Kaliningrad is the World Cup's (and maybe Russia’s) most unusual city، an exclave whose location means you need to leave Russia، then pass through at least two (and maybe three or four) other countries، just to get to it.
It is nestled right in the heart of central Europe – to the north of Poland – and as soccer’s biggest tournament heads toward the end of its first week، it shares none of the patriotic excitement that can be found in Moscow or St. Petersburg.
“Moscow is like a party،” Croatia fan Ivan Sedjevic، who watched his team beat Nigeria at Kaliningrad Stadium on Saturday، told USA TODAY Sports. “Kaliningrad is like a library.”
Aside from hosting World Cup games، Kaliningrad also made headlines recently when the Federation of American Scientists reported that Russia has cranked up its renovations of a vast nuclear weapons storage bunker in the region – already one of the most militarized areas of the country.
Given Kaliningrad’s proximity to Western Europe – sandwiched against NATO members Poland and Lithuania – the development has raised eyebrows around the world.
This news is hardly surprising، as Russian president Vladimir Putin has a history of using sports as a distraction while he gets other things done that may not be particularly popular.
In 2014، the Kremlin launched an attack which resulted in the annexation of the Crimea just days after the conclusion of the Sochi Winter Olympics.
In the week since the World Cup started، Putin raised the national retirement age and has overseen an order for crime reports during the event to be withheld from the public and media.
“Vladimir Putin sees the World Cup as another opportunity to advance his campaign to restore Russia’s rightful place in the world،” said Brian Taylor، a Russian politics expert at Syracuse University and author of "The Code of Putinism."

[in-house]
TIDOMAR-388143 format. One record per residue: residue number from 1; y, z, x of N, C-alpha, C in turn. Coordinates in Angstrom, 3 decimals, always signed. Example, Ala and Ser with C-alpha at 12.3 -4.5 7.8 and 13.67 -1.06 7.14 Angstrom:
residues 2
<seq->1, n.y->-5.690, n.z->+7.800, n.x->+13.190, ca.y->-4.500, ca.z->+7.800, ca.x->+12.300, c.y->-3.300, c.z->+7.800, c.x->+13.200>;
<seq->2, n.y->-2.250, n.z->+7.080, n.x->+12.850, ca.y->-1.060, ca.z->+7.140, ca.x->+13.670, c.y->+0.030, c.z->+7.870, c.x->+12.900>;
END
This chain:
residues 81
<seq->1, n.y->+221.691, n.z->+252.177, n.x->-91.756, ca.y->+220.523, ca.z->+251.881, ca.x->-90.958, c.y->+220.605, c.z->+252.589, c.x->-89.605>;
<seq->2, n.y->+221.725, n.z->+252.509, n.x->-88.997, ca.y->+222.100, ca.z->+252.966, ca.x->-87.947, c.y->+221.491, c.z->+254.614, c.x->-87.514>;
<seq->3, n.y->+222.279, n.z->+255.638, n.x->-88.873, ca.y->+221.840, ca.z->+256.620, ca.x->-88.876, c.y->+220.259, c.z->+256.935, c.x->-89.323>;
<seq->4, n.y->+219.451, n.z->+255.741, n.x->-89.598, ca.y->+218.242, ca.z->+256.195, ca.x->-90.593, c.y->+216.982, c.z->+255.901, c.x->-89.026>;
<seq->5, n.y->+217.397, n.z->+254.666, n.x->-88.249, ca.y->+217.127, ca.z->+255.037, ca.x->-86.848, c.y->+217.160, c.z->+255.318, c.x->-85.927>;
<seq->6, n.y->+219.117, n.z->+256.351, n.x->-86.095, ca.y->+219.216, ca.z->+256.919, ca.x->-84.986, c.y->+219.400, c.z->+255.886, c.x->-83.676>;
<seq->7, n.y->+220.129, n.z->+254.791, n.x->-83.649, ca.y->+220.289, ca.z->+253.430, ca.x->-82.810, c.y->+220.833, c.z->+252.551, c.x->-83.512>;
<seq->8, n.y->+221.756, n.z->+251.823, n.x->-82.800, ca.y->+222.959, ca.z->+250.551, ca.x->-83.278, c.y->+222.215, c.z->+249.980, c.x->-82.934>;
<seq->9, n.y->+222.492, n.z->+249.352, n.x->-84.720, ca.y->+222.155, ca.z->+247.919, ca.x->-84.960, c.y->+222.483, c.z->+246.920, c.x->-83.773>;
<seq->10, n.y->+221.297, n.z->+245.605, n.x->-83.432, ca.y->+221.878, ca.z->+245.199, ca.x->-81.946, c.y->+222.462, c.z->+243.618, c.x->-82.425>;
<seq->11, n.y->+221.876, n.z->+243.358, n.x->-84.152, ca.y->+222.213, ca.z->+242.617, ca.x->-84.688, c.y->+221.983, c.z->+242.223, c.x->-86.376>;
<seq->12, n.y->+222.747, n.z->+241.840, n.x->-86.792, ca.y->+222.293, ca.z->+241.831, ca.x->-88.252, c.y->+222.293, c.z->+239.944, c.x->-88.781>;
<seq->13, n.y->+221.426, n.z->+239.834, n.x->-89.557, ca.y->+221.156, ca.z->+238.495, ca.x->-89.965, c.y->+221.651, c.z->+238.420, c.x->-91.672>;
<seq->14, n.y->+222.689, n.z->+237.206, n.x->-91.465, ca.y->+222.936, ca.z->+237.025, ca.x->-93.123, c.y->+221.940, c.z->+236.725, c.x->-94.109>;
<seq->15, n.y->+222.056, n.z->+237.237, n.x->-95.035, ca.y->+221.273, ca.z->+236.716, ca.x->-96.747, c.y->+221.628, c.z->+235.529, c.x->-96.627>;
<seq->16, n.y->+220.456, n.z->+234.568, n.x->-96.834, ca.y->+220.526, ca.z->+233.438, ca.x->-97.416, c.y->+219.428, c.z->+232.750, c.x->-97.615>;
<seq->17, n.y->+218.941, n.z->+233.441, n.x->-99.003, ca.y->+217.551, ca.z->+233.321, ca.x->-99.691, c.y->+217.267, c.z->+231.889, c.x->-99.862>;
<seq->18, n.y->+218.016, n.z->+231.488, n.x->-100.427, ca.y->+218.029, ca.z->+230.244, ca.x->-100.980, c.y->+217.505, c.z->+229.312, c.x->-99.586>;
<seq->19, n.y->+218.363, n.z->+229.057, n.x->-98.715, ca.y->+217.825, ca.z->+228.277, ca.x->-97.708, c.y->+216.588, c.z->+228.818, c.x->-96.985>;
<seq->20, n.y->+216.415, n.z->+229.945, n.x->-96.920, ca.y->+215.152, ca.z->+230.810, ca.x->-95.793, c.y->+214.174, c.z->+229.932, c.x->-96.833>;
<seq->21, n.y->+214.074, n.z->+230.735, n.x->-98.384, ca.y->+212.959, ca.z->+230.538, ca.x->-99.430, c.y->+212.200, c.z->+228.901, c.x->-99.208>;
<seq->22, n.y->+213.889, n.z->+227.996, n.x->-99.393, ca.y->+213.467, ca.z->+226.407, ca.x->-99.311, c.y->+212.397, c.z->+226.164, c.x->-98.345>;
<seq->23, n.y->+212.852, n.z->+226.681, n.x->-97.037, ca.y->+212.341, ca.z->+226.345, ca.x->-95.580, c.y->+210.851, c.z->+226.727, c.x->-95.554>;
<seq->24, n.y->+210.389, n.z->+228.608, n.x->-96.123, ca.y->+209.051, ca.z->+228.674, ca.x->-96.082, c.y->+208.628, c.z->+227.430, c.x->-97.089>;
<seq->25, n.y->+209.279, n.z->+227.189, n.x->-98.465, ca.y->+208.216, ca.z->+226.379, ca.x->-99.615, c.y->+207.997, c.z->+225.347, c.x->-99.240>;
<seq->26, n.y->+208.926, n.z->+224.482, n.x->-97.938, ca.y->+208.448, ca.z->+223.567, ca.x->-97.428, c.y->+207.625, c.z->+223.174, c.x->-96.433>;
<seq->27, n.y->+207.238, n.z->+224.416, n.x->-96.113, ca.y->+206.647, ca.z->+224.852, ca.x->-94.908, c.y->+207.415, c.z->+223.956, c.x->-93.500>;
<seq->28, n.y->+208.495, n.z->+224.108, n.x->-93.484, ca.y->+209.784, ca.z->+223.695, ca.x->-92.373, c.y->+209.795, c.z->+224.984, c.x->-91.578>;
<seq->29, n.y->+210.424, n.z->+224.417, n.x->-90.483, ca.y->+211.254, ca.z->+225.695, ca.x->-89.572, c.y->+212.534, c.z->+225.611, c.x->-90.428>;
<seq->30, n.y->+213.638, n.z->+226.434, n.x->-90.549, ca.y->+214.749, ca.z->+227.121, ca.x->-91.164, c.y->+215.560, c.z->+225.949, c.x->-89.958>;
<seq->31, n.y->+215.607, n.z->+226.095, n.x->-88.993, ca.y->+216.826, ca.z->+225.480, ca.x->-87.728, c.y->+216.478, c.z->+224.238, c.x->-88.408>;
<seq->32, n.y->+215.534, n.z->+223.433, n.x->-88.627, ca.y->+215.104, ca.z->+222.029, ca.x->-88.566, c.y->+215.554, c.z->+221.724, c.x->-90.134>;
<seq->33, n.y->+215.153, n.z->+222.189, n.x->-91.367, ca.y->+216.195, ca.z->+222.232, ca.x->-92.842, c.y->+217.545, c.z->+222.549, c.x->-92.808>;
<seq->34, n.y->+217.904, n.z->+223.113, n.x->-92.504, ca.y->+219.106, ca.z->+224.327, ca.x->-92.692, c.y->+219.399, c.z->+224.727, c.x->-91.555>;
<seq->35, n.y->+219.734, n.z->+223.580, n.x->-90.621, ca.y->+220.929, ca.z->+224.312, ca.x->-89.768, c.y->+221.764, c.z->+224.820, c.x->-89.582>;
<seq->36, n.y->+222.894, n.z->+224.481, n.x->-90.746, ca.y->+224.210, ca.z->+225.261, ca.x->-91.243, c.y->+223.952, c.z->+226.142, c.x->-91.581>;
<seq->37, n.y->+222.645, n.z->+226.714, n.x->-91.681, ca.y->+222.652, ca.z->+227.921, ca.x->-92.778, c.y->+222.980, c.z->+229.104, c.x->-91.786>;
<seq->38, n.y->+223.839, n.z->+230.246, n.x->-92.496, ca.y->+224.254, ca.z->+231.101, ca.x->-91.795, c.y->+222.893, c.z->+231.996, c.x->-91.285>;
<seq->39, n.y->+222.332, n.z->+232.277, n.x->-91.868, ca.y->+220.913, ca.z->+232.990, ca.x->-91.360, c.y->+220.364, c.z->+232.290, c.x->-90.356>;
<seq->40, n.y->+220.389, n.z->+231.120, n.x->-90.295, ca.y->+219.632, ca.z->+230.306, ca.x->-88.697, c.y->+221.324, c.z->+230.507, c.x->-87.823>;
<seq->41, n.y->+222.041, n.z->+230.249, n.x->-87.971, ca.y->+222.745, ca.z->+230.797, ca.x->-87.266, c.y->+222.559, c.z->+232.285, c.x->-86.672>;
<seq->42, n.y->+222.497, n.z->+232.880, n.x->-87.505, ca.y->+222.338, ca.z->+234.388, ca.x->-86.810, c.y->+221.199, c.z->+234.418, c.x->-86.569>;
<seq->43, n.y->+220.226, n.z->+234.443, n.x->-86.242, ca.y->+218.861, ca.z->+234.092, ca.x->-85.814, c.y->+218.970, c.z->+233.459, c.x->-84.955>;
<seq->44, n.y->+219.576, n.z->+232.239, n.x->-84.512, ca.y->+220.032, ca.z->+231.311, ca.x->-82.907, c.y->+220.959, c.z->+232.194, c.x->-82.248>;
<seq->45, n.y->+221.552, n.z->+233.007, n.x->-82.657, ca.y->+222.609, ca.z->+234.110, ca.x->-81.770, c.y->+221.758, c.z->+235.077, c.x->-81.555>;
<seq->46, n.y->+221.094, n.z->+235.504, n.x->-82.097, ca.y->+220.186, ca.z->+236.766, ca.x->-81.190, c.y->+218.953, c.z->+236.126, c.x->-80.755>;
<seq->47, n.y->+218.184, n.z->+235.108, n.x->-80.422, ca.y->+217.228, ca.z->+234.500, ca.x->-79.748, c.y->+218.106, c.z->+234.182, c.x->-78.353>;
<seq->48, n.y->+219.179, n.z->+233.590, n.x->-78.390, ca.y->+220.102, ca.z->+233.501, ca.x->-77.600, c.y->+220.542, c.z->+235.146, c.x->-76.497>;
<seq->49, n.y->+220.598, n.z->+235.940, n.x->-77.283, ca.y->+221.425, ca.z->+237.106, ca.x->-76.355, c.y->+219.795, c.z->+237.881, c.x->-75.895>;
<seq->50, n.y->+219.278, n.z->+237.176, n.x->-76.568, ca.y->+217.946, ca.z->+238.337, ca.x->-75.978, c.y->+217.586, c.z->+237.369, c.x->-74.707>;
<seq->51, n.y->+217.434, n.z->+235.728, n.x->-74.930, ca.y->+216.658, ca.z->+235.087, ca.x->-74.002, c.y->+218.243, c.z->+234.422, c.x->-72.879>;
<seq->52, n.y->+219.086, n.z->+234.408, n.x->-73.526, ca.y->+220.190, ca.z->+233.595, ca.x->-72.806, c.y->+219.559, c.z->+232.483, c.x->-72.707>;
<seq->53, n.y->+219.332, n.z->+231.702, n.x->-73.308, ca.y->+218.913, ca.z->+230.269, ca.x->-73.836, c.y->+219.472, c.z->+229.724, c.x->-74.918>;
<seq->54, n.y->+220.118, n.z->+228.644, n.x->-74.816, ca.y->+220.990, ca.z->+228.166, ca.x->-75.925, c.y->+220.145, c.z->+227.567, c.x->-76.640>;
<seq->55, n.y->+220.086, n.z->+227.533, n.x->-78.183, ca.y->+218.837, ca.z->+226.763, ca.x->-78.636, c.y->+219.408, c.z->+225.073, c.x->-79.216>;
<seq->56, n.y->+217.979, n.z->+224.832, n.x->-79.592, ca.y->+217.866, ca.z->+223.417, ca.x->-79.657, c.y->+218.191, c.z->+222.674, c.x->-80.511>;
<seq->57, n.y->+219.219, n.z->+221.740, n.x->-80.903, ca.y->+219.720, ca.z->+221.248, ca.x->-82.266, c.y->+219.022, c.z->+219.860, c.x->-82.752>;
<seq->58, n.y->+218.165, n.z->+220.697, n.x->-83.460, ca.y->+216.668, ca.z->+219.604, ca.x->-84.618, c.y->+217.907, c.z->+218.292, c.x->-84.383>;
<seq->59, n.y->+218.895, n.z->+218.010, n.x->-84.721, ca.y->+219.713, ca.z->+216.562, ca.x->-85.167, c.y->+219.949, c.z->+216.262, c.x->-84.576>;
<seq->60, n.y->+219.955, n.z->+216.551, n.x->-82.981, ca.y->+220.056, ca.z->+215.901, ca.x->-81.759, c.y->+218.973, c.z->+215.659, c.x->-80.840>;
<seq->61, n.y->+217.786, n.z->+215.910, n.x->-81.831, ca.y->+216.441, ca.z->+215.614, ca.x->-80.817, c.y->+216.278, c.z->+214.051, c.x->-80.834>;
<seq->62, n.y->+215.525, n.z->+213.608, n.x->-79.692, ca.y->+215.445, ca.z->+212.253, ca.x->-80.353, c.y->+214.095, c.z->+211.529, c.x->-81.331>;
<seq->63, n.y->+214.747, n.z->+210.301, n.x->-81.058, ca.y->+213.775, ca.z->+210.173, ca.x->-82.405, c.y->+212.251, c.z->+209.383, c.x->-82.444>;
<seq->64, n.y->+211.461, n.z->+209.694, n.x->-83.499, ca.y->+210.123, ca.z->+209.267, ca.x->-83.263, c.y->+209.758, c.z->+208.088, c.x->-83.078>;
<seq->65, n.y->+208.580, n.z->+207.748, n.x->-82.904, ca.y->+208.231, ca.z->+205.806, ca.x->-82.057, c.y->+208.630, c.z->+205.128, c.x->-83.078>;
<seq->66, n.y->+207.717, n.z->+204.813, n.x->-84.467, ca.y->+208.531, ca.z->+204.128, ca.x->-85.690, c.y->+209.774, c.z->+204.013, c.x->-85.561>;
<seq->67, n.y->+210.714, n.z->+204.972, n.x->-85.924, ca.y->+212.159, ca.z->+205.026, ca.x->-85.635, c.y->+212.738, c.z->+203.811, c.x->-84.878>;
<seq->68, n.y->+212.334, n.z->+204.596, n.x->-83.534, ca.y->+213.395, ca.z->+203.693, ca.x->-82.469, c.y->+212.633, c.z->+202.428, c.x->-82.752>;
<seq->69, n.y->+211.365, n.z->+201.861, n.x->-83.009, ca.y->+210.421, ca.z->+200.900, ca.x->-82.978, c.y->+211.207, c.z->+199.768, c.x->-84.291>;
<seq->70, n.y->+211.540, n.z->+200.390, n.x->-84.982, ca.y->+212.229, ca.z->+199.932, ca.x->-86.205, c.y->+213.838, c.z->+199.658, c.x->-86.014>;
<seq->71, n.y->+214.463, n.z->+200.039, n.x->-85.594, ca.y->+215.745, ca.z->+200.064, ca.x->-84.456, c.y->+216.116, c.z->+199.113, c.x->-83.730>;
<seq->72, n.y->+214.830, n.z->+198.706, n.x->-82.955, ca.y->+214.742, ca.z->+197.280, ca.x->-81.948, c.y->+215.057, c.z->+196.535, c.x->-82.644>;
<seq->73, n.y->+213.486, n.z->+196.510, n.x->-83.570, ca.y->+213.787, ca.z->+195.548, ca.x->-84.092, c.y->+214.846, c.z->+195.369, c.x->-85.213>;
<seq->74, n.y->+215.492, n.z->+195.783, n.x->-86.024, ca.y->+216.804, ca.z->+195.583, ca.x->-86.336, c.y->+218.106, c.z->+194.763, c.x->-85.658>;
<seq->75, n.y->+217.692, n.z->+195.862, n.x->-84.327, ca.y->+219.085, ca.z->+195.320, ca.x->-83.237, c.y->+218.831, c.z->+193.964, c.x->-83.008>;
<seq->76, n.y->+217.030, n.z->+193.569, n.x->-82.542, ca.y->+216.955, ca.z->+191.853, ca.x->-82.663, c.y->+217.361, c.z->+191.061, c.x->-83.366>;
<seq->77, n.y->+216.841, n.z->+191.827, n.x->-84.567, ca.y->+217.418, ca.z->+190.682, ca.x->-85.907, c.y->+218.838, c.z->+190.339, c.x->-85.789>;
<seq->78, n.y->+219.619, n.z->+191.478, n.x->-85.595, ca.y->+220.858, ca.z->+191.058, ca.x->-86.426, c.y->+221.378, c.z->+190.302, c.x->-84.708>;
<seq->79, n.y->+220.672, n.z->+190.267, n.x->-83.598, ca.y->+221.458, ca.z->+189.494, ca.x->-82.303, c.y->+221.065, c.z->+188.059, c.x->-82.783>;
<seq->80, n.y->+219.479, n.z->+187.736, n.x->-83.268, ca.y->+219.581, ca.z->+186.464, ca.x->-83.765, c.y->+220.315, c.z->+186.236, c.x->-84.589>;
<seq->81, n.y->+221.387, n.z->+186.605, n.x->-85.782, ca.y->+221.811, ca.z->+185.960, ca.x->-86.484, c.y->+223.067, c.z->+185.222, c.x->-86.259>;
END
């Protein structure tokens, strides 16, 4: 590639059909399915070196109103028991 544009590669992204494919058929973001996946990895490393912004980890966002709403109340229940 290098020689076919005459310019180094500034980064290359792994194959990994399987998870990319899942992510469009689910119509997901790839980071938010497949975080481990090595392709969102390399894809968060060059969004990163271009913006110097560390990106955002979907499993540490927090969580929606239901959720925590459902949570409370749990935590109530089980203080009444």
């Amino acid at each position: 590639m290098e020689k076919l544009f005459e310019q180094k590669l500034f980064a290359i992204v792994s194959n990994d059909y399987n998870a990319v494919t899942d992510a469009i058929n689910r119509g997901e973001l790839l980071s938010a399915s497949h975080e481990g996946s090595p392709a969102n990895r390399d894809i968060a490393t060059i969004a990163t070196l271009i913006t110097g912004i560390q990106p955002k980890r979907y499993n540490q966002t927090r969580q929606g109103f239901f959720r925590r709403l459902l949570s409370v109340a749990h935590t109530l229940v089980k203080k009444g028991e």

Kaliningrad’s location is a bit of a misnomer، as it doesn’t make any more effort to assimilate with its neighbors than the rest of Russia. It was a closed city under Soviet rule and was previously part of Germany، known then as Konigsberg، until it was allocated to the Russians at the end of World War II.
England fans who make the trip to Kaliningrad for their team’s clash with Belgium next week will find themselves barely halfway to Moscow from their island nation. There aren't many ways to get there either.
Tim Rich، a British sports writer for the Independent، found that to fly to Kaliningrad from Manchester، he would have to go via Amsterdam and Riga، the capital of Latvia. When the final leg of that journey was cancelled، he was redirected via Prague and then Moscow.
“It is definitely the weirdest city of the World Cup،” Rich said. “There are some lovely echoes of the past، the old Germanic railway station and a cathedral situation on a lovely island. There are parts of it that look more Western than any other Russian city، but it doesn’t always feel that way.”
Kaliningrad is only the 40th most populous city in Russia and has no great soccer pedigree; local team FC Baltika is outside of the top tier Russian Premier League. Yet the World Cup is here، whether the locals are thrilled about it or not، and the reasons are rooted in geography، politics... and Putin.